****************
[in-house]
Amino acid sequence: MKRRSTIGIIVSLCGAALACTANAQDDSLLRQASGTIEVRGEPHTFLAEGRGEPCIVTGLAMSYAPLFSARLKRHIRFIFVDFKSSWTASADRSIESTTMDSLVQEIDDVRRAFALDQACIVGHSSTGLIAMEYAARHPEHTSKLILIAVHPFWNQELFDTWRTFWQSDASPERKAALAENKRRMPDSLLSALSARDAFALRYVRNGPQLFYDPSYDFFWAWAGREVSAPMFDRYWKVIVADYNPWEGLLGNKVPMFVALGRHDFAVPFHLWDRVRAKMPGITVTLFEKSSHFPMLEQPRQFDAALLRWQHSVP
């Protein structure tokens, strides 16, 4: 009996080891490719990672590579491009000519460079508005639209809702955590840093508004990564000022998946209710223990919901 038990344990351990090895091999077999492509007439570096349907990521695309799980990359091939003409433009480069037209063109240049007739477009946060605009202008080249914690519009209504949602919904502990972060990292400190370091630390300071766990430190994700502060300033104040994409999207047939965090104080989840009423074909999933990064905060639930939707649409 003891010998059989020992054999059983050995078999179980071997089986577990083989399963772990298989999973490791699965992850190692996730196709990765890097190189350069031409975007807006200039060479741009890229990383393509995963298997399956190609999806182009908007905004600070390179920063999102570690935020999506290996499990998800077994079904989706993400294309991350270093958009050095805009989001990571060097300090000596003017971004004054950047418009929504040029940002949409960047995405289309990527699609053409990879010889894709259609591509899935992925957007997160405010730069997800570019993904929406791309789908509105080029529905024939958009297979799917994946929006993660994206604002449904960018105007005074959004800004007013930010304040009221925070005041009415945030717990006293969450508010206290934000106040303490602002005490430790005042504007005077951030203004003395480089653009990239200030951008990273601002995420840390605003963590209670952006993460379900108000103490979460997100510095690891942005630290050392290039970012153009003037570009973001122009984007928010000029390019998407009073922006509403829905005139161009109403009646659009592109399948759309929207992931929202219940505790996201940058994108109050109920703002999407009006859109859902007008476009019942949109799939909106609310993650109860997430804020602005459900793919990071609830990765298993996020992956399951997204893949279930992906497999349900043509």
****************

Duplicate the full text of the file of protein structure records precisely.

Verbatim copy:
[in-house]
Amino acid sequence: MKRRSTIGIIVSLCGAALACTANAQDDSLLRQASGTIEVRGEPHTFLAEGRGEPCIVTGLAMSYAPLFSARLKRHIRFIFVDFKSSWTASADRSIESTTMDSLVQEIDDVRRAFALDQACIVGHSSTGLIAMEYAARHPEHTSKLILIAVHPFWNQELFDTWRTFWQSDASPERKAALAENKRRMPDSLLSALSARDAFALRYVRNGPQLFYDPSYDFFWAWAGREVSAPMFDRYWKVIVADYNPWEGLLGNKVPMFVALGRHDFAVPFHLWDRVRAKMPGITVTLFEKSSHFPMLEQPRQFDAALLRWQHSVP
């Protein structure tokens, strides 16, 4: 009996080891490719990672590579491009000519460079508005639209809702955590840093508004990564000022998946209710223990919901 038990344990351990090895091999077999492509007439570096349907990521695309799980990359091939003409433009480069037209063109240049007739477009946060605009202008080249914690519009209504949602919904502990972060990292400190370091630390300071766990430190994700502060300033104040994409999207047939965090104080989840009423074909999933990064905060639930939707649409 003891010998059989020992054999059983050995078999179980071997089986577990083989399963772990298989999973490791699965992850190692996730196709990765890097190189350069031409975007807006200039060479741009890229990383393509995963298997399956190609999806182009908007905004600070390179920063999102570690935020999506290996499990998800077994079904989706993400294309991350270093958009050095805009989001990571060097300090000596003017971004004054950047418009929504040029940002949409960047995405289309990527699609053409990879010889894709259609591509899935992925957007997160405010730069997800570019993904929406791309789908509105080029529905024939958009297979799917994946929006993660994206604002449904960018105007005074959004800004007013930010304040009221925070005041009415945030717990006293969450508010206290934000106040303490602002005490430790005042504007005077951030203004003395480089653009990239200030951008990273601002995420840390605003963590209670952006993460379900108000103490979460997100510095690891942005630290050392290039970012153009003037570009973001122009984007928010000029390019998407009073922006509403829905005139161009109403009646659009592109399948759309929207992931929202219940505790996201940058994108109050109920703002999407009006859109859902007008476009019942949109799939909106609310993650109860997430804020602005459900793919990071609830990765298993996020992956399951997204893949279930992906497999349900043509």